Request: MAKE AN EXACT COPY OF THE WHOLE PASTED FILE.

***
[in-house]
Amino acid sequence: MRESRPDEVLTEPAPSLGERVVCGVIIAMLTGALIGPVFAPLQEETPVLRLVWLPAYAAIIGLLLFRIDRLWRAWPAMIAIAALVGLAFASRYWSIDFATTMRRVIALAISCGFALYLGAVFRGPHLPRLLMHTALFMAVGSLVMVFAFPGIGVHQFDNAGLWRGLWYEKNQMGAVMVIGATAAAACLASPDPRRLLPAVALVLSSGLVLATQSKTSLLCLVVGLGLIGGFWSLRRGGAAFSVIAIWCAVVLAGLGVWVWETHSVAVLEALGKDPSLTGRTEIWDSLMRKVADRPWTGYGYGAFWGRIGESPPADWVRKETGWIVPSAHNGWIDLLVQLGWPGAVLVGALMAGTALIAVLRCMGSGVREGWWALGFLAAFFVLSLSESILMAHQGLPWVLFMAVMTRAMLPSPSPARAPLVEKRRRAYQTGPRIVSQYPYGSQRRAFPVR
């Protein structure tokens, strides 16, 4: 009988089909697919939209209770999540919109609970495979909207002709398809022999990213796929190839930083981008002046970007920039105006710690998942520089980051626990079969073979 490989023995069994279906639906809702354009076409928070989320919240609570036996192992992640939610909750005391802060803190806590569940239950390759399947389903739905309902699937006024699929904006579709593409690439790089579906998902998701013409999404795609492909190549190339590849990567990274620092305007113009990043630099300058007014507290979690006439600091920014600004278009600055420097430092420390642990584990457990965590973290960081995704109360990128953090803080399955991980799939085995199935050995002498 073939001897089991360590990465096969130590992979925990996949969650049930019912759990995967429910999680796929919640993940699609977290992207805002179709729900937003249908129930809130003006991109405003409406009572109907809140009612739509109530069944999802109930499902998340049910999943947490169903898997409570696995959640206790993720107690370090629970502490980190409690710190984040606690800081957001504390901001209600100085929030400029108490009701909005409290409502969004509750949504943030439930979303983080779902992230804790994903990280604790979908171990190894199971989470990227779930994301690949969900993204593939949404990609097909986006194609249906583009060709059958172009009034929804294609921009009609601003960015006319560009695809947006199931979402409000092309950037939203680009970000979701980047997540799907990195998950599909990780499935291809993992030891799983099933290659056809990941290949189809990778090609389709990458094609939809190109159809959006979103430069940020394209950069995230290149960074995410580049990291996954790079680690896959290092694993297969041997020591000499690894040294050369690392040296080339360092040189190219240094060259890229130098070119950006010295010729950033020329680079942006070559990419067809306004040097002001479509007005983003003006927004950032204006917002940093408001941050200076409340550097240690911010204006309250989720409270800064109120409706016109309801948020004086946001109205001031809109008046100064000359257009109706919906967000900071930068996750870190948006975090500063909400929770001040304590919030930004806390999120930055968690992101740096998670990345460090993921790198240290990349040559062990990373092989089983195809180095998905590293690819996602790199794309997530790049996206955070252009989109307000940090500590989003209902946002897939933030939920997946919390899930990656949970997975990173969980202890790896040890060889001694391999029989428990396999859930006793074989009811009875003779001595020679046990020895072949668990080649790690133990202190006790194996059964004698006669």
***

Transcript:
[in-house]
Amino acid sequence: MRESRPDEVLTEPAPSLGERVVCGVIIAMLTGALIGPVFAPLQEETPVLRLVWLPAYAAIIGLLLFRIDRLWRAWPAMIAIAALVGLAFASRYWSIDFATTMRRVIALAISCGFALYLGAVFRGPHLPRLLMHTALFMAVGSLVMVFAFPGIGVHQFDNAGLWRGLWYEKNQMGAVMVIGATAAAACLASPDPRRLLPAVALVLSSGLVLATQSKTSLLCLVVGLGLIGGFWSLRRGGAAFSVIAIWCAVVLAGLGVWVWETHSVAVLEALGKDPSLTGRTEIWDSLMRKVADRPWTGYGYGAFWGRIGESPPADWVRKETGWIVPSAHNGWIDLLVQLGWPGAVLVGALMAGTALIAVLRCMGSGVREGWWALGFLAAFFVLSLSESILMAHQGLPWVLFMAVMTRAMLPSPSPARAPLVEKRRRAYQTGPRIVSQYPYGSQRRAFPVR
């Protein structure tokens, strides 16, 4: 009988089909697919939209209770999540919109609970495979909207002709398809022999990213796929190839930083981008002046970007920039105006710690998942520089980051626990079969073979 490989023995069994279906639906809702354009076409928070989320919240609570036996192992992640939610909750005391802060803190806590569940239950390759399947389903739905309902699937006024699929904006579709593409690439790089579906998902998701013409999404795609492909190549190339590849990567990274620092305007113009990043630099300058007014507290979690006439600091920014600004278009600055420097430092420390642990584990457990965590973290960081995704109360990128953090803080399955991980799939085995199935050995002498 073939001897089991360590990465096969130590992979925990996949969650049930019912759990995967429910999680796929919640993940699609977290992207805002179709729900937003249908129930809130003006991109405003409406009572109907809140009612739509109530069944999802109930499902998340049910999943947490169903898997409570696995959640206790993720107690370090629970502490980190409690710190984040606690800081957001504390901001209600100085929030400029108490009701909005409290409502969004509750949504943030439930979303983080779902992230804790994903990280604790979908171990190894199971989470990227779930994301690949969900993204593939949404990609097909986006194609249906583009060709059958172009009034929804294609921009009609601003960015006319560009695809947006199931979402409000092309950037939203680009970000979701980047997540799907990195998950599909990780499935291809993992030891799983099933290659056809990941290949189809990778090609389709990458094609939809190109159809959006979103430069940020394209950069995230290149960074995410580049990291996954790079680690896959290092694993297969041997020591000499690894040294050369690392040296080339360092040189190219240094060259890229130098070119950006010295010729950033020329680079942006070559990419067809306004040097002001479509007005983003003006927004950032204006917002940093408001941050200076409340550097240690911010204006309250989720409270800064109120409706016109309801948020004086946001109205001031809109008046100064000359257009109706919906967000900071930068996750870190948006975090500063909400929770001040304590919030930004806390999120930055968690992101740096998670990345460090993921790198240290990349040559062990990373092989089983195809180095998905590293690819996602790199794309997530790049996206955070252009989109307000940090500590989003209902946002897939933030939920997946919390899930990656949970997975990173969980202890790896040890060889001694391999029989428990396999859930006793074989009811009875003779001595020679046990020895072949668990080649790690133990202190006790194996059964004698006669």